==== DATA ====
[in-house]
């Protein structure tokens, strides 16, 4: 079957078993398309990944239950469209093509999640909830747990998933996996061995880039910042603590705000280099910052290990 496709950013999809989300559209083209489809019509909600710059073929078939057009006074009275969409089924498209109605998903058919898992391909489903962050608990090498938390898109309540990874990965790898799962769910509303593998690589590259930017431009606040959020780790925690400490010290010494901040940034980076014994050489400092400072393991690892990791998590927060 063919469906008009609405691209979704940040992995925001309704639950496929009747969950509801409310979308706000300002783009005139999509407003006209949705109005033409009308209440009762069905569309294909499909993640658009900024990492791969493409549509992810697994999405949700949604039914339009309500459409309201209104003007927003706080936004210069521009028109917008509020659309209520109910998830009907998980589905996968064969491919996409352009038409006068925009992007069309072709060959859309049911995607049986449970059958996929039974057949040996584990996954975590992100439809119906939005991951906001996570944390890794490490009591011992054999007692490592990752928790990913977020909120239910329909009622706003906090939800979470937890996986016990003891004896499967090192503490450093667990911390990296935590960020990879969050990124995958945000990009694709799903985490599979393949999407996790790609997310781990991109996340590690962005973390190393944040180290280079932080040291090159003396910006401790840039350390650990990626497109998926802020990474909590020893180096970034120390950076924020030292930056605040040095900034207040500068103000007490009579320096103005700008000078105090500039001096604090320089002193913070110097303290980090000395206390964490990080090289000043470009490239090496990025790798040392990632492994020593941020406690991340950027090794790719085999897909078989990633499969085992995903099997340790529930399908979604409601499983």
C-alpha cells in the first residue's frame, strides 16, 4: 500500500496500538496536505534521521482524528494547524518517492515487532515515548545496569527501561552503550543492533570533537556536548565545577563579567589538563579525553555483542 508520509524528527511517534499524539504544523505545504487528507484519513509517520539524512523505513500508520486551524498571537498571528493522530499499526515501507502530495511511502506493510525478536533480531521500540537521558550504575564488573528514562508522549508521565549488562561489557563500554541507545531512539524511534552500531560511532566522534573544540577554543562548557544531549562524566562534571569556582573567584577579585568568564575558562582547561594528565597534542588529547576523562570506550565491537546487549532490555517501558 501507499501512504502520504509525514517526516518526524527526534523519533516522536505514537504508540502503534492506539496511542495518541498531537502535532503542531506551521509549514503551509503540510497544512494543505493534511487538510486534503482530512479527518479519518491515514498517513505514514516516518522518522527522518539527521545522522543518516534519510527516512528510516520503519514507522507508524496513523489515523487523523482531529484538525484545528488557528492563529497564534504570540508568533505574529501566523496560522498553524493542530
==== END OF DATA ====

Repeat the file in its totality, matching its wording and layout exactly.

[in-house]
């Protein structure tokens, strides 16, 4: 079957078993398309990944239950469209093509999640909830747990998933996996061995880039910042603590705000280099910052290990 496709950013999809989300559209083209489809019509909600710059073929078939057009006074009275969409089924498209109605998903058919898992391909489903962050608990090498938390898109309540990874990965790898799962769910509303593998690589590259930017431009606040959020780790925690400490010290010494901040940034980076014994050489400092400072393991690892990791998590927060 063919469906008009609405691209979704940040992995925001309704639950496929009747969950509801409310979308706000300002783009005139999509407003006209949705109005033409009308209440009762069905569309294909499909993640658009900024990492791969493409549509992810697994999405949700949604039914339009309500459409309201209104003007927003706080936004210069521009028109917008509020659309209520109910998830009907998980589905996968064969491919996409352009038409006068925009992007069309072709060959859309049911995607049986449970059958996929039974057949040996584990996954975590992100439809119906939005991951906001996570944390890794490490009591011992054999007692490592990752928790990913977020909120239910329909009622706003906090939800979470937890996986016990003891004896499967090192503490450093667990911390990296935590960020990879969050990124995958945000990009694709799903985490599979393949999407996790790609997310781990991109996340590690962005973390190393944040180290280079932080040291090159003396910006401790840039350390650990990626497109998926802020990474909590020893180096970034120390950076924020030292930056605040040095900034207040500068103000007490009579320096103005700008000078105090500039001096604090320089002193913070110097303290980090000395206390964490990080090289000043470009490239090496990025790798040392990632492994020593941020406690991340950027090794790719085999897909078989990633499969085992995903099997340790529930399908979604409601499983």
C-alpha cells in the first residue's frame, strides 16, 4: 500500500496500538496536505534521521482524528494547524518517492515487532515515548545496569527501561552503550543492533570533537556536548565545577563579567589538563579525553555483542 508520509524528527511517534499524539504544523505545504487528507484519513509517520539524512523505513500508520486551524498571537498571528493522530499499526515501507502530495511511502506493510525478536533480531521500540537521558550504575564488573528514562508522549508521565549488562561489557563500554541507545531512539524511534552500531560511532566522534573544540577554543562548557544531549562524566562534571569556582573567584577579585568568564575558562582547561594528565597534542588529547576523562570506550565491537546487549532490555517501558 501507499501512504502520504509525514517526516518526524527526534523519533516522536505514537504508540502503534492506539496511542495518541498531537502535532503542531506551521509549514503551509503540510497544512494543505493534511487538510486534503482530512479527518479519518491515514498517513505514514516516518522518522527522518539527521545522522543518516534519510527516512528510516520503519514507522507508524496513523489515523487523523482531529484538525484545528488557528492563529497564534504570540508568533505574529501566523496560522498553524493542530